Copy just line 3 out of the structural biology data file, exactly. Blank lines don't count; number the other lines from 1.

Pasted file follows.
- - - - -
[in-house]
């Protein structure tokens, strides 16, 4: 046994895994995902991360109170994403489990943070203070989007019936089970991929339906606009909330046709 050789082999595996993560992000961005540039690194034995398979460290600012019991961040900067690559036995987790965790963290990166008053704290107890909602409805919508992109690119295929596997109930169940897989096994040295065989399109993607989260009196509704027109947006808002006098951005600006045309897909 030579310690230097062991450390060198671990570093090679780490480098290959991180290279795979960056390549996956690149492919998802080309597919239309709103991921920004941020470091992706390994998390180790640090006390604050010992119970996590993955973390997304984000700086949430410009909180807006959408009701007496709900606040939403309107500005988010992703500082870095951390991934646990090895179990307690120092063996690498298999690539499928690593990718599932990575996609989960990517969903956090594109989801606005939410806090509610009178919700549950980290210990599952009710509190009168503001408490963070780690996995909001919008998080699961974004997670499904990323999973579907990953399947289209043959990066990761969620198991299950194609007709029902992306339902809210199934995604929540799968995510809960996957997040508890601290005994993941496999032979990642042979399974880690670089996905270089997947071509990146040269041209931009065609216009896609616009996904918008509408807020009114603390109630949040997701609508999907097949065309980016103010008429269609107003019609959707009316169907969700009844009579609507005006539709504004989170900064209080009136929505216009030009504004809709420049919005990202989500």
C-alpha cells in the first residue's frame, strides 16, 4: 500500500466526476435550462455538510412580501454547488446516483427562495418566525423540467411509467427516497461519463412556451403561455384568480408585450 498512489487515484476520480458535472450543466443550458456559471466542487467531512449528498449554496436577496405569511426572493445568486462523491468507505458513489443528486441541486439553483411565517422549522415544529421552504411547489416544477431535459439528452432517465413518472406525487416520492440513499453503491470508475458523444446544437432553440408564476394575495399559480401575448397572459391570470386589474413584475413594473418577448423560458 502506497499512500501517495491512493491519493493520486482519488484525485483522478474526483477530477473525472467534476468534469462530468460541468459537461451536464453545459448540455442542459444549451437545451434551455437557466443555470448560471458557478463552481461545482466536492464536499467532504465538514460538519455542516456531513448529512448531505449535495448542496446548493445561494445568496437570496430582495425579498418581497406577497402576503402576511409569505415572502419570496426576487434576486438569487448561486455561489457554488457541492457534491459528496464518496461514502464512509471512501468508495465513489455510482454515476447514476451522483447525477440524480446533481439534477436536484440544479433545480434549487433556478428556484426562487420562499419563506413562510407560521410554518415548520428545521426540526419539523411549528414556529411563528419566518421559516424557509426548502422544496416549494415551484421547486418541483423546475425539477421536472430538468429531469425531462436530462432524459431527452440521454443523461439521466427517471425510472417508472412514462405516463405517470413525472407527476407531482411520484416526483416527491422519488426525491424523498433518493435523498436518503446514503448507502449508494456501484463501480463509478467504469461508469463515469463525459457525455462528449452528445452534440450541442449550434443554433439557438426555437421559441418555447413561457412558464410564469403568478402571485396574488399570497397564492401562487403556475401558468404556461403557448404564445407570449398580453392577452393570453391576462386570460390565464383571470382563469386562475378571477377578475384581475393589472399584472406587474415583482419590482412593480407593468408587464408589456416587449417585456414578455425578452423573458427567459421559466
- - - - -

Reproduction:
C-alpha cells in the first residue's frame, strides 16, 4: 500500500466526476435550462455538510412580501454547488446516483427562495418566525423540467411509467427516497461519463412556451403561455384568480408585450 498512489487515484476520480458535472450543466443550458456559471466542487467531512449528498449554496436577496405569511426572493445568486462523491468507505458513489443528486441541486439553483411565517422549522415544529421552504411547489416544477431535459439528452432517465413518472406525487416520492440513499453503491470508475458523444446544437432553440408564476394575495399559480401575448397572459391570470386589474413584475413594473418577448423560458 502506497499512500501517495491512493491519493493520486482519488484525485483522478474526483477530477473525472467534476468534469462530468460541468459537461451536464453545459448540455442542459444549451437545451434551455437557466443555470448560471458557478463552481461545482466536492464536499467532504465538514460538519455542516456531513448529512448531505449535495448542496446548493445561494445568496437570496430582495425579498418581497406577497402576503402576511409569505415572502419570496426576487434576486438569487448561486455561489457554488457541492457534491459528496464518496461514502464512509471512501468508495465513489455510482454515476447514476451522483447525477440524480446533481439534477436536484440544479433545480434549487433556478428556484426562487420562499419563506413562510407560521410554518415548520428545521426540526419539523411549528414556529411563528419566518421559516424557509426548502422544496416549494415551484421547486418541483423546475425539477421536472430538468429531469425531462436530462432524459431527452440521454443523461439521466427517471425510472417508472412514462405516463405517470413525472407527476407531482411520484416526483416527491422519488426525491424523498433518493435523498436518503446514503448507502449508494456501484463501480463509478467504469461508469463515469463525459457525455462528449452528445452534440450541442449550434443554433439557438426555437421559441418555447413561457412558464410564469403568478402571485396574488399570497397564492401562487403556475401558468404556461403557448404564445407570449398580453392577452393570453391576462386570460390565464383571470382563469386562475378571477377578475384581475393589472399584472406587474415583482419590482412593480407593468408587464408589456416587449417585456414578455425578452423573458427567459421559466